The Times


The Russian population had little interest in this fight. Now they have been destroyed by it...

There was low public support for war in Ukraine even before casualties began to mount. A long-running academic survey found in December that only 8 percent of Russians supported a military conflict against Ukraine, and only 9 percent thought that Russia should arm Ukrainian separatists. That is a very large enthusiasm gap for Mr. Putin to overcome.

NYTimes


The Russian elite have now been cut off from the bulk of their foreign wealth...

Switzerland, a favorite destination for Russian oligarchs and their money, announced on Monday that it would freeze Russian financial assets in the country, setting aside a deeply rooted tradition of neutrality to join the European Union and a growing number of nations seeking to penalize Russia for the invasion of Ukraine.

After a meeting with the Swiss Federal Council, Switzerland’s president, Ignazio Cassis, said that the country would immediately freeze the assets of Russia’s president, Vladimir V. Putin, Prime Minister Mikhail V. Mishustin and Foreign Minister Sergey V. Lavrov, as well as all 367 individuals sanctioned last week by the European Union.

Switzerland said it was departing from its usual policy of neutrality because of “the unprecedented military attack by Russia on a sovereign European state,” but expressed a willingness to help mediate in the conflict.

NYTimes


With the Ruble in a free-fall, the Russian central bank is doing everything it can to keep its banking system from collapsing...

@Lvieweconomics:
Russia have more than doubled interest rates overnight to 20% - their highest levels since 2002.
That's the 8th rate hike in the past 12 months!

Russian CPI vs. Russian Policy Rate

But even 18-month Russian Government bonds are now trading at 82% of par value...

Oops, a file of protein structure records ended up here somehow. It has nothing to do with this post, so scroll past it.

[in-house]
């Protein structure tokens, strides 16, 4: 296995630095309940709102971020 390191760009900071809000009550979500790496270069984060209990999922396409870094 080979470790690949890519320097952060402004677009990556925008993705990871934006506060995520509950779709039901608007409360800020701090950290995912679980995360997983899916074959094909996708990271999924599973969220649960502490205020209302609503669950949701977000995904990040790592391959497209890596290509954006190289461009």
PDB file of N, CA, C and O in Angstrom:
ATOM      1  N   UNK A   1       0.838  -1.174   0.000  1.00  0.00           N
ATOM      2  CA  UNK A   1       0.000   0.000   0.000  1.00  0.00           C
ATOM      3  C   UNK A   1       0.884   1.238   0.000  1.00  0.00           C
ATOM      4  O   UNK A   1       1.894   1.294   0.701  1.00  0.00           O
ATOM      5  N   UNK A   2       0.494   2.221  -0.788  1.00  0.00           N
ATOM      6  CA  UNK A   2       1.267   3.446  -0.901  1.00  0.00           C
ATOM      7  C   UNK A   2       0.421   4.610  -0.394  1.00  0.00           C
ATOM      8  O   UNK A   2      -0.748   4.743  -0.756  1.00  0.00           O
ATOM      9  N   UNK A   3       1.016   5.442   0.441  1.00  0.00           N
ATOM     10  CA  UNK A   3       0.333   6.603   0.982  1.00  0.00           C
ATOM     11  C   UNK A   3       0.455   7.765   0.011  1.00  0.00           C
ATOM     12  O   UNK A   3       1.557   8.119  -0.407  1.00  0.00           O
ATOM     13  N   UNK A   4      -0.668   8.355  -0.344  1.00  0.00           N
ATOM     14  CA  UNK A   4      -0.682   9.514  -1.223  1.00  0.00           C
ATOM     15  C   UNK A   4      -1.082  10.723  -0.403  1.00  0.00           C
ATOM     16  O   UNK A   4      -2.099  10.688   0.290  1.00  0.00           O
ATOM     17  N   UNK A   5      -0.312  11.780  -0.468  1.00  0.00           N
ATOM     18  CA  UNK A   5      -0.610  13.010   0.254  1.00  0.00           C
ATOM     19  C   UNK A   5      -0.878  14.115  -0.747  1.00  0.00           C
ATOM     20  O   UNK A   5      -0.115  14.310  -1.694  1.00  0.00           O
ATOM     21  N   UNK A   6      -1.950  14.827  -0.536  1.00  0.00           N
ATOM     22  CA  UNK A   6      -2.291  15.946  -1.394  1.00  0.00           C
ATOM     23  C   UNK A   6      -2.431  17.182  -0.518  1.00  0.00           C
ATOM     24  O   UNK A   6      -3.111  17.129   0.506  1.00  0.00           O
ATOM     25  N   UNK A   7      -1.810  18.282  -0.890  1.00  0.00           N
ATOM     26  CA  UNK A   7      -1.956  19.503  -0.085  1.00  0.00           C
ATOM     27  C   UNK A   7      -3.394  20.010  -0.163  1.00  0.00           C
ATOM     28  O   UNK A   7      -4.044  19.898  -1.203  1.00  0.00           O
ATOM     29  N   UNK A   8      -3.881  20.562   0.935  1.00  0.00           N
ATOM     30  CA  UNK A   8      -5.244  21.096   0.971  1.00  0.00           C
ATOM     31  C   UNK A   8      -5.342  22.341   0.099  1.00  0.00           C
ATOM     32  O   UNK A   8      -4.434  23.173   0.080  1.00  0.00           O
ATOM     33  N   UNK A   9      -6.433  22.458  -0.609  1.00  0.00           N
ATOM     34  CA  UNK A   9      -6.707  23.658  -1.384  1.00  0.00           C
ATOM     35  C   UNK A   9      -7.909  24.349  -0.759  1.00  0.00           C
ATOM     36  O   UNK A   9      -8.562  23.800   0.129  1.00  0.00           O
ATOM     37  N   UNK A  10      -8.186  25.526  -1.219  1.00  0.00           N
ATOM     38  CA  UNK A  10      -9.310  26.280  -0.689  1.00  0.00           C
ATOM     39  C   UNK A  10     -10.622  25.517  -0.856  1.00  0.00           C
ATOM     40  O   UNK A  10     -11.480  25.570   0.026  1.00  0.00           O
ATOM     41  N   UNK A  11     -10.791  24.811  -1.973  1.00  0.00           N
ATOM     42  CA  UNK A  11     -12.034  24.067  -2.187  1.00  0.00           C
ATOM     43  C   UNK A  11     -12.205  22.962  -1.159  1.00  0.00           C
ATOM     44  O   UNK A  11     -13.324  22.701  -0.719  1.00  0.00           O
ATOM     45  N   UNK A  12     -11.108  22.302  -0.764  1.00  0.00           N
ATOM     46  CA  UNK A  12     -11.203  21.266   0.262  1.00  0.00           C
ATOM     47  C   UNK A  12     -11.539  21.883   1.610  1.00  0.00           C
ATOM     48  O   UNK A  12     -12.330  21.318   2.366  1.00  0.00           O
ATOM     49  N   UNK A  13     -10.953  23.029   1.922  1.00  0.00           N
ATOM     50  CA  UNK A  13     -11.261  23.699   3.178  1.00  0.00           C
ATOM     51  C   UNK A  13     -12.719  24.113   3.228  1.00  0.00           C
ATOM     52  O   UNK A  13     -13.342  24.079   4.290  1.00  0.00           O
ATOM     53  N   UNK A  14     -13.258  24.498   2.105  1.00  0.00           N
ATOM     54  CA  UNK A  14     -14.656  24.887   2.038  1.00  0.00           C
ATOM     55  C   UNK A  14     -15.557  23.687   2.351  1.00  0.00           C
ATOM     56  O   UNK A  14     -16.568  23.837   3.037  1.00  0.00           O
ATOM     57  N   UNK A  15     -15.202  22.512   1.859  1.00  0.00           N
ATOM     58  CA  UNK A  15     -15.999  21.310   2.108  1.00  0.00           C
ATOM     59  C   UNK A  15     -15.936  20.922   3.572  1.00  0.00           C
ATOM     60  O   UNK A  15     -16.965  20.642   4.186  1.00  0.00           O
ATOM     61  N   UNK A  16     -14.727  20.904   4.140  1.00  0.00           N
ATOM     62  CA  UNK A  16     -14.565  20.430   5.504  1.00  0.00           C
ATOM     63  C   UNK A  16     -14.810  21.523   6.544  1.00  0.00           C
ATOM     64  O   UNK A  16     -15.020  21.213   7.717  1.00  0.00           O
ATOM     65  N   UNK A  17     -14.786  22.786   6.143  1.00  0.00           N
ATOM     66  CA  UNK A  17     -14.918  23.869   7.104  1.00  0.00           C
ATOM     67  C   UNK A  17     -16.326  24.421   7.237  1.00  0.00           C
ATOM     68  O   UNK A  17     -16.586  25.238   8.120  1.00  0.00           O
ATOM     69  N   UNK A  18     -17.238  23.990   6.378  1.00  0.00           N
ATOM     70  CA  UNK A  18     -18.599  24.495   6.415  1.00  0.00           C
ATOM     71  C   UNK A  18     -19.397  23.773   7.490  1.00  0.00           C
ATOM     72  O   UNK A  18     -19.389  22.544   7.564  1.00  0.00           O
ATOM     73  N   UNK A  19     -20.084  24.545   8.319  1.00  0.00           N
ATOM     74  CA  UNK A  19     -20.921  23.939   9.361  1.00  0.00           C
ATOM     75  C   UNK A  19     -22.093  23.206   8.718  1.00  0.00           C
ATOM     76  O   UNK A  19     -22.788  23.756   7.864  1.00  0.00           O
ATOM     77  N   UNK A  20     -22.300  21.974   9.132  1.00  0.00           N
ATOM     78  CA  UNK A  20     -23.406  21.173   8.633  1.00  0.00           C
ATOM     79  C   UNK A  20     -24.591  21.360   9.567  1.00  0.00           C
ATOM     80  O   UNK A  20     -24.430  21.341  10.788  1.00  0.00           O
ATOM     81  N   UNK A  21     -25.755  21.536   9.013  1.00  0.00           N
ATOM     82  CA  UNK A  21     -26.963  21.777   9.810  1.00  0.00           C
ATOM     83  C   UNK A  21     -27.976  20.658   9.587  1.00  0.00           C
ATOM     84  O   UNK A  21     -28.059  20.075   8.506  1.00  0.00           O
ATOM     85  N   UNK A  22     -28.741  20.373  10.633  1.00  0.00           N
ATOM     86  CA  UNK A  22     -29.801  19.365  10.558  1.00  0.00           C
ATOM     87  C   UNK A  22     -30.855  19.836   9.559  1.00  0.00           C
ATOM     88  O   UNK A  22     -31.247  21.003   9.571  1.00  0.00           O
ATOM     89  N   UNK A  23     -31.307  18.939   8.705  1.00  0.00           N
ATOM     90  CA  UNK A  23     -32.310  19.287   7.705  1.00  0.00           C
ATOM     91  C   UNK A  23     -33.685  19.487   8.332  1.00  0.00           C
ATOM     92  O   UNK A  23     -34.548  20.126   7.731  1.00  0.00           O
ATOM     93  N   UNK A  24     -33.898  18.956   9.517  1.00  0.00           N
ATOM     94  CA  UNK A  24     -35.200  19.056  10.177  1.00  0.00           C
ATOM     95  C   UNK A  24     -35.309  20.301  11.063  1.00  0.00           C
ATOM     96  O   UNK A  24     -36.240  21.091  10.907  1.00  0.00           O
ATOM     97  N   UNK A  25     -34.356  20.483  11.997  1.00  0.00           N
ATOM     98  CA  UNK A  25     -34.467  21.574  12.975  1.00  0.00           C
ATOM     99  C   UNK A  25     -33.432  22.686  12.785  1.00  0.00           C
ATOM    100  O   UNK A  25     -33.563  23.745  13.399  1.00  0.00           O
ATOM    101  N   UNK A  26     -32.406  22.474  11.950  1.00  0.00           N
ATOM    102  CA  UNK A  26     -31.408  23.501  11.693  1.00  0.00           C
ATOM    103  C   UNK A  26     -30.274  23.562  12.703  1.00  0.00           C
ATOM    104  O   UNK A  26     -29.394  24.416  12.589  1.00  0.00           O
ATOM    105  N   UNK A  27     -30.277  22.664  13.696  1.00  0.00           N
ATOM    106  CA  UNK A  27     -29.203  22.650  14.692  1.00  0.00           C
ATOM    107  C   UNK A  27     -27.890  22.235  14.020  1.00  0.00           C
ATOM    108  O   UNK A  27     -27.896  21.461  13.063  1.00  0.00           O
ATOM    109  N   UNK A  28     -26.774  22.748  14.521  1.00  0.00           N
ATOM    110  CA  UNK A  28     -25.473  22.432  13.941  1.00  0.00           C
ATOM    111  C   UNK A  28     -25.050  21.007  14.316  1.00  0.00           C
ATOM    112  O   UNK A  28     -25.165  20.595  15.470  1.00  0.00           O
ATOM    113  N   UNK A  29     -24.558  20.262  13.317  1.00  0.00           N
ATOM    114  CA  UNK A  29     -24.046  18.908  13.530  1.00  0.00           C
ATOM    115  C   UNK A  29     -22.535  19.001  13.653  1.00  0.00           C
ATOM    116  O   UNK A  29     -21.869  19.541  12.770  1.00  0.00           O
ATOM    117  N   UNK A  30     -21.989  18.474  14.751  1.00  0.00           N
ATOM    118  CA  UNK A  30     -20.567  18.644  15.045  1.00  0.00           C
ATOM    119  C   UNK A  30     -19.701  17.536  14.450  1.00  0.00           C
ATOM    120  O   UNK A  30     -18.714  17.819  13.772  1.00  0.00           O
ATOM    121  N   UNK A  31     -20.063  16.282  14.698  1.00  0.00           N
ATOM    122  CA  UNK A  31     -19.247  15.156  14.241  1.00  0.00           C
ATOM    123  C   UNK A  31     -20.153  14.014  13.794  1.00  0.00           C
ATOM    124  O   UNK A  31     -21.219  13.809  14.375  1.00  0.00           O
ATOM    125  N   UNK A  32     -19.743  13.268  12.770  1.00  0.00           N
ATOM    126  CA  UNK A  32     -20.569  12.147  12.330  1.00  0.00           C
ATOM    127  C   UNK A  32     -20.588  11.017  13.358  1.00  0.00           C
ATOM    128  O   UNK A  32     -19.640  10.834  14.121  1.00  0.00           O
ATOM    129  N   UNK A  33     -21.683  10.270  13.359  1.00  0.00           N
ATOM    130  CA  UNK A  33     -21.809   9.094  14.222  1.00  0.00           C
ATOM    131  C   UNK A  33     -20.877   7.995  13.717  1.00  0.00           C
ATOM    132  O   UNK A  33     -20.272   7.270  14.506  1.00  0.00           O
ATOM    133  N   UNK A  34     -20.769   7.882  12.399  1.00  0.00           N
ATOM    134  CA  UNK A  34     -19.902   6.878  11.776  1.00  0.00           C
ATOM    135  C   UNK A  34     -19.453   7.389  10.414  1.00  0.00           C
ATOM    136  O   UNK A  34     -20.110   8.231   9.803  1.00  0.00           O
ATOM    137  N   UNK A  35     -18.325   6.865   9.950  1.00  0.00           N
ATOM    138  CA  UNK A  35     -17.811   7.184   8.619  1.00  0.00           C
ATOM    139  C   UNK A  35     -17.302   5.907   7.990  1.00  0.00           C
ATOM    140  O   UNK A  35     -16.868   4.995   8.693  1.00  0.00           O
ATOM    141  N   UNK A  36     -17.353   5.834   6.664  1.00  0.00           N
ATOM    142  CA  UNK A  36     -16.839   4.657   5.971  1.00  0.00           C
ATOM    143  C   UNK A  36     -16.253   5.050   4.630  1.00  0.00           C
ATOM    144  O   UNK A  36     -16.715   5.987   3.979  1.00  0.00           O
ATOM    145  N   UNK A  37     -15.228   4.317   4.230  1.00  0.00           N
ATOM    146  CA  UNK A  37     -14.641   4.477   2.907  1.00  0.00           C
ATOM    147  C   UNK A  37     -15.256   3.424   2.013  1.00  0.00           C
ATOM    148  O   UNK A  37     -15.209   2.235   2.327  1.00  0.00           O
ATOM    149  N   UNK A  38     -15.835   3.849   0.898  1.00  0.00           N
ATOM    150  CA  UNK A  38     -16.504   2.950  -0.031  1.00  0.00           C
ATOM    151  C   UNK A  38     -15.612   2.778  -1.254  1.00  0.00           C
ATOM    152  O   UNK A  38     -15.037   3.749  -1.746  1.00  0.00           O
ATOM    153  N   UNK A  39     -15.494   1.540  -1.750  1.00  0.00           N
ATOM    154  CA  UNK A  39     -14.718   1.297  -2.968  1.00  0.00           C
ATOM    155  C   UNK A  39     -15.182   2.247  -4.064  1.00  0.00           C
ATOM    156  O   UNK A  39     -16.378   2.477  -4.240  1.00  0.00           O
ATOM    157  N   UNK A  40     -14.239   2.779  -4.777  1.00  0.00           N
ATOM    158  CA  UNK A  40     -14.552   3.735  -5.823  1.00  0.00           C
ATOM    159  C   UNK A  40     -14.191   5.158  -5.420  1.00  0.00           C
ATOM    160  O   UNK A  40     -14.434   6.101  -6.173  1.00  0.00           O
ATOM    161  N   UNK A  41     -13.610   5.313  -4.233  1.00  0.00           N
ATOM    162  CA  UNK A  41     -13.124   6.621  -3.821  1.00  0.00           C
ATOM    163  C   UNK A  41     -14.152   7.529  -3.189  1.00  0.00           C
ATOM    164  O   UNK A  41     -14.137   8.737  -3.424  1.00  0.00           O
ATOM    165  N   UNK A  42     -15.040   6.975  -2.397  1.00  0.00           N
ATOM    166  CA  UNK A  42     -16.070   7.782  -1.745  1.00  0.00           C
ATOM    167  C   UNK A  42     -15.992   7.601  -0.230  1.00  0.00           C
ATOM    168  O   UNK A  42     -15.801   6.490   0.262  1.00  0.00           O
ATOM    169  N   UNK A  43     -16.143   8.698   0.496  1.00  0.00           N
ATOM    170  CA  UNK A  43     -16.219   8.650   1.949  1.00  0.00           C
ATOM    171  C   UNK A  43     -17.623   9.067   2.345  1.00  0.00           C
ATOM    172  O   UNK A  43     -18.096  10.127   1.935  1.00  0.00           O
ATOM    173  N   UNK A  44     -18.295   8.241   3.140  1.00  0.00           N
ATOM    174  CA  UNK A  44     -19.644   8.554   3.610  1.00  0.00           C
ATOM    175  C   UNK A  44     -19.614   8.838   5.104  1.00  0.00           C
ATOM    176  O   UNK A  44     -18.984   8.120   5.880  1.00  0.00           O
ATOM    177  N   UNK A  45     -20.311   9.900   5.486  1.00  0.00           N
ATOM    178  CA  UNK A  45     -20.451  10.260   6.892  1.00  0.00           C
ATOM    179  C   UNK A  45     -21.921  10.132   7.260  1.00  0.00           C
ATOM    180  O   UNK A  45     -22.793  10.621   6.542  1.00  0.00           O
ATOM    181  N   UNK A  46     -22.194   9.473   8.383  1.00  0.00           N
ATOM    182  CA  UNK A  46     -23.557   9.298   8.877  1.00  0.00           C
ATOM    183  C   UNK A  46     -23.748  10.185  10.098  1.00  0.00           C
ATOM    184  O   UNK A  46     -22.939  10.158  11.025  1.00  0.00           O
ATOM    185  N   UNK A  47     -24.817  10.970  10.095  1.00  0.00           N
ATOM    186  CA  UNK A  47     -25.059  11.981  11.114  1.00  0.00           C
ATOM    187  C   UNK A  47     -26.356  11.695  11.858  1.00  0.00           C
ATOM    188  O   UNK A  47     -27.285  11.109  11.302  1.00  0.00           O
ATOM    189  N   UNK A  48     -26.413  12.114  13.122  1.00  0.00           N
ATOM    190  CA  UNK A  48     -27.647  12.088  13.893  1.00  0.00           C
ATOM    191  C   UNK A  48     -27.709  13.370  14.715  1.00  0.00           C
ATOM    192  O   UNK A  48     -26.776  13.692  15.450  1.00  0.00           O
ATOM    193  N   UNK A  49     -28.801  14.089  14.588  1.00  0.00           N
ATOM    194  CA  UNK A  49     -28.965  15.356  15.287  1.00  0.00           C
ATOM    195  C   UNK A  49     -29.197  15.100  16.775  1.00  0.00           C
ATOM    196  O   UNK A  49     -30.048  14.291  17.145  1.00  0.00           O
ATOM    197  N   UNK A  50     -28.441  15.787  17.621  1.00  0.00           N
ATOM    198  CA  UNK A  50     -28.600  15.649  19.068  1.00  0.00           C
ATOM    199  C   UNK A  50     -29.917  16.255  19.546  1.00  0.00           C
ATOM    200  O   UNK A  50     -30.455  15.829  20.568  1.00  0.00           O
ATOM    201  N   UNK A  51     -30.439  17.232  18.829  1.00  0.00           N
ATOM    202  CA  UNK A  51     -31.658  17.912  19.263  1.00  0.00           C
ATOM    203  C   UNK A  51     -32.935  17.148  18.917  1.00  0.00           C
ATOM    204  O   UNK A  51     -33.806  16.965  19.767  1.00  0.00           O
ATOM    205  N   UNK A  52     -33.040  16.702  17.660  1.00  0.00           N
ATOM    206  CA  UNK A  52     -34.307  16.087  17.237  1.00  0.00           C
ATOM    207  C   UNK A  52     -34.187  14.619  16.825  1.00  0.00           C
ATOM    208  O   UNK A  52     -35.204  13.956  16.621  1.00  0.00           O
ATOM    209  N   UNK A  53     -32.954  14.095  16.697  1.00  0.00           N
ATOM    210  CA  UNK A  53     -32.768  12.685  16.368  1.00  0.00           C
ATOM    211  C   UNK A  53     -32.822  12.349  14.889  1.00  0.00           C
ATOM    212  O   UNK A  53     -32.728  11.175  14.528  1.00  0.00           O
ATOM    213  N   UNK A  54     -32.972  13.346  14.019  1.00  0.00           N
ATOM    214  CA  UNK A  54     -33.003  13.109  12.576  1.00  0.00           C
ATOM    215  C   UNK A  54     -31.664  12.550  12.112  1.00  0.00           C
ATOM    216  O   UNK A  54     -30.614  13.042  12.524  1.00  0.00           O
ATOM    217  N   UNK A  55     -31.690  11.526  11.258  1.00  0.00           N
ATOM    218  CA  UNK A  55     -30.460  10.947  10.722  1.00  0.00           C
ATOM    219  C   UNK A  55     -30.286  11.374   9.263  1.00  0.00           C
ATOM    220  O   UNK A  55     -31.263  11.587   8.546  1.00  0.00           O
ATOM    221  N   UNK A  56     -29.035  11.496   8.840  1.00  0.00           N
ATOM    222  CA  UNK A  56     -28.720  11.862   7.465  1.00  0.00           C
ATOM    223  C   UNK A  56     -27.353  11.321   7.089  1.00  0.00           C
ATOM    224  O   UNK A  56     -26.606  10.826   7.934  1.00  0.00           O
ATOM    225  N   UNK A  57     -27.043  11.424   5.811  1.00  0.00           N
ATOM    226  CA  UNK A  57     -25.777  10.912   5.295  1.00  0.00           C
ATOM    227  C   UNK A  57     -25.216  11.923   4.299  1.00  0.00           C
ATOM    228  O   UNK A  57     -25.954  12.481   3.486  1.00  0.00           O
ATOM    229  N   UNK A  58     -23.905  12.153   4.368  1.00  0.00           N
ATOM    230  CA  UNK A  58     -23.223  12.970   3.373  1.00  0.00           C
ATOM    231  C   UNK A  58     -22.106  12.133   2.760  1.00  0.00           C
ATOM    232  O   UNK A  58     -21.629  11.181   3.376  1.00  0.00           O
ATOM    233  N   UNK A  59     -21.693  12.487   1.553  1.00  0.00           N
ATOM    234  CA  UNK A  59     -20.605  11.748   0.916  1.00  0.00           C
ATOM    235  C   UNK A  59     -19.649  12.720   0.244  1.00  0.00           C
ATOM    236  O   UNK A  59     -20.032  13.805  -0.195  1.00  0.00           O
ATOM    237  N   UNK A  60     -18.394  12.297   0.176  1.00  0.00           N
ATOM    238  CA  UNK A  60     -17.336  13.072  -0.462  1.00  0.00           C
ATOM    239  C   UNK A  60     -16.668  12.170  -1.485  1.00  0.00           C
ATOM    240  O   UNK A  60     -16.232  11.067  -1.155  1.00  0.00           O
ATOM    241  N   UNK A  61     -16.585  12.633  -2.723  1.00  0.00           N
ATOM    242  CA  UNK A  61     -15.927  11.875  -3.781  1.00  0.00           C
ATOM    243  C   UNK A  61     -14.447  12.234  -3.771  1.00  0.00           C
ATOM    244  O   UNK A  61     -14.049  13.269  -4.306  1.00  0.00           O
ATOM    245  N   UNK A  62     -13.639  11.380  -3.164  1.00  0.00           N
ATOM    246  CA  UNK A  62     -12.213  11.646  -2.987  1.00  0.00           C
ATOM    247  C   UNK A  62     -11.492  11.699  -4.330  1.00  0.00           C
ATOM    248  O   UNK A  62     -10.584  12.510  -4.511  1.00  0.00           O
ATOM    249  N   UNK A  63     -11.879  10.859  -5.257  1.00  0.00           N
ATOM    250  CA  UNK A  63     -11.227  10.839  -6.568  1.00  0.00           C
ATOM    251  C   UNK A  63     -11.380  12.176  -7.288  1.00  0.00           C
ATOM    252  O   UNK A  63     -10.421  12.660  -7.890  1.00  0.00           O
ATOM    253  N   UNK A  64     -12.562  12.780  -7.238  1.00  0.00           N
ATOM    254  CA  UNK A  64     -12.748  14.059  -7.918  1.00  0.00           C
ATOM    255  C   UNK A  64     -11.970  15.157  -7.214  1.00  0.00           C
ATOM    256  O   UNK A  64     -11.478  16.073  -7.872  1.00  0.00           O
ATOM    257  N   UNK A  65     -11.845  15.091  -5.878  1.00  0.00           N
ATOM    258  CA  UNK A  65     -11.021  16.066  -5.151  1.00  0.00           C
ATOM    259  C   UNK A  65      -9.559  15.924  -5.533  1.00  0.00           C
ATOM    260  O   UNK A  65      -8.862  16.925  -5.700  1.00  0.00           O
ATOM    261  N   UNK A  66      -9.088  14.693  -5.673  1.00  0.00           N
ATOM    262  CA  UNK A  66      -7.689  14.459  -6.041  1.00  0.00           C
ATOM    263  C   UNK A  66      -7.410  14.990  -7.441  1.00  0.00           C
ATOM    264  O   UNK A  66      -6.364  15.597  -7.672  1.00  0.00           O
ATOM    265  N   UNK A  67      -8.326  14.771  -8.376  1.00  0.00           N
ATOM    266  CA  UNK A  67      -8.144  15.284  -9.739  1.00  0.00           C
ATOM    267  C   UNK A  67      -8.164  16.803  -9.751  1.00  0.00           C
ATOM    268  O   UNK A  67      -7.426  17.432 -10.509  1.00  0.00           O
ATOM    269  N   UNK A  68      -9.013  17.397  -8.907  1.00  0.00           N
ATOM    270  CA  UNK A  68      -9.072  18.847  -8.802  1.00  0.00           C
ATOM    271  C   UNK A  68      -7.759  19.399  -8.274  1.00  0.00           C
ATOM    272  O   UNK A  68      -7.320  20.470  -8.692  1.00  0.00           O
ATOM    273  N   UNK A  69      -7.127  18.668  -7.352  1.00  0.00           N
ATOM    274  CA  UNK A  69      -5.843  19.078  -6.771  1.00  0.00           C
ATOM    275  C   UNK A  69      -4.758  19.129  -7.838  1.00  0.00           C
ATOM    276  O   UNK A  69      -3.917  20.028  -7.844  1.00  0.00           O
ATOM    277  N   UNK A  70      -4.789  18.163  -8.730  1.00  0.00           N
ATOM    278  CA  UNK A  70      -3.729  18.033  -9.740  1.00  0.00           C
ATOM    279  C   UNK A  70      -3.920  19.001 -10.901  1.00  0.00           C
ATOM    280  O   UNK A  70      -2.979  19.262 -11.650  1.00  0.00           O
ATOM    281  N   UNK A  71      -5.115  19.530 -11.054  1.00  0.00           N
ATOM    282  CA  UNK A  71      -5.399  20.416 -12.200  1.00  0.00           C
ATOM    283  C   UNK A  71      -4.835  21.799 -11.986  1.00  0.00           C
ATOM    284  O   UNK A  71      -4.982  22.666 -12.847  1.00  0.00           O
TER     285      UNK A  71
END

Russia

@dailydirtnap


Foreign Russian bond ownership is 20%...

So, expect some pain in the portfolios of London, New York and Paris.

Foreign ownership of Russia's local-currency bond market

@SoberLook


For those who can't sell their Russian debt, it has become very expensive to hedge away the risk...

The cost of insuring Russia’s government debt rose to a record after harder-hitting sanctions on the country prompted Moscow to take emergency measures to shield its financial sector.

Credit-default swaps insuring $10 million of the country’s bonds for five years were quoted at about $4 million upfront and $100,000 annually on Monday, signaling around 56% likelihood of default, according to ICE Data Services. ICE is the main clearing house for European CDS.

Bloomberg


While the Russian Stock Market has been closed to prevent a global liquidation, we have some foreign-listed proxies to give us an idea of how bad trading will be...

@RobinWigg: The Moscow Stock Exchange is shut for now, but Sberbank has a London listing and has just collapsed 74% on opening

Sberbank

As a result, emerging market funds are freezing up due to difficulties in valuing Russian holdings...

Russia's stock market is "uninvestable" after stringent new Western sanctions and central bank restrictions on trading, making a removal of Russian listings from indexes a "natural next step", a top executive at equity index provider MSCI said on Monday.

"It would not make a lot of sense for us to continue to include Russian securities if our clients and investors cannot transact in the market," Dimitris Melas, MSCI's head of index research and chair of the Index Policy Committee, told Reuters.

Reuters


We are not even sure if there remains an 'E' to value Russian equities on anymore...

VanEck Vectors Russia ETF

@EddyElfenbein


Expect the selling of Russian assets to continue as foreign investors reject and attempt to sell at any price...

Norway’s $1.3tn oil fund will dump its Russian investments as part of a wider package of support for Ukraine, highlighting how the international financial pressure on Moscow is being ratcheted up.

Norges Bank Investment Management, the sovereign wealth fund housed inside Norway’s central bank, has been instructed to immediately freeze all new investments in Russia and to begin unwinding its existing $3bn worth of Russian holdings, according to a statement from the Norwegian government on Sunday evening.

“Russia’s attack on Ukraine has challenged Europe’s security in a way we have not seen since the second world war,” said Jonas Gahr Store, Norway’s prime minister. “It challenges our norms, our values and the principles that our democratic society is based on.”

Financial Times


Here is N.Y. and N.Y.C.s decision...

Lander oversees the city’s pensions, allowing his office to exert influence over the environmental, social and governance practices of money managers and companies the city invests in, but each of the five funds has its own board of directors that must approve the decisions. The system had roughly $271 million in Russian assets as of Feb. 23, a spokesperson told Reuters.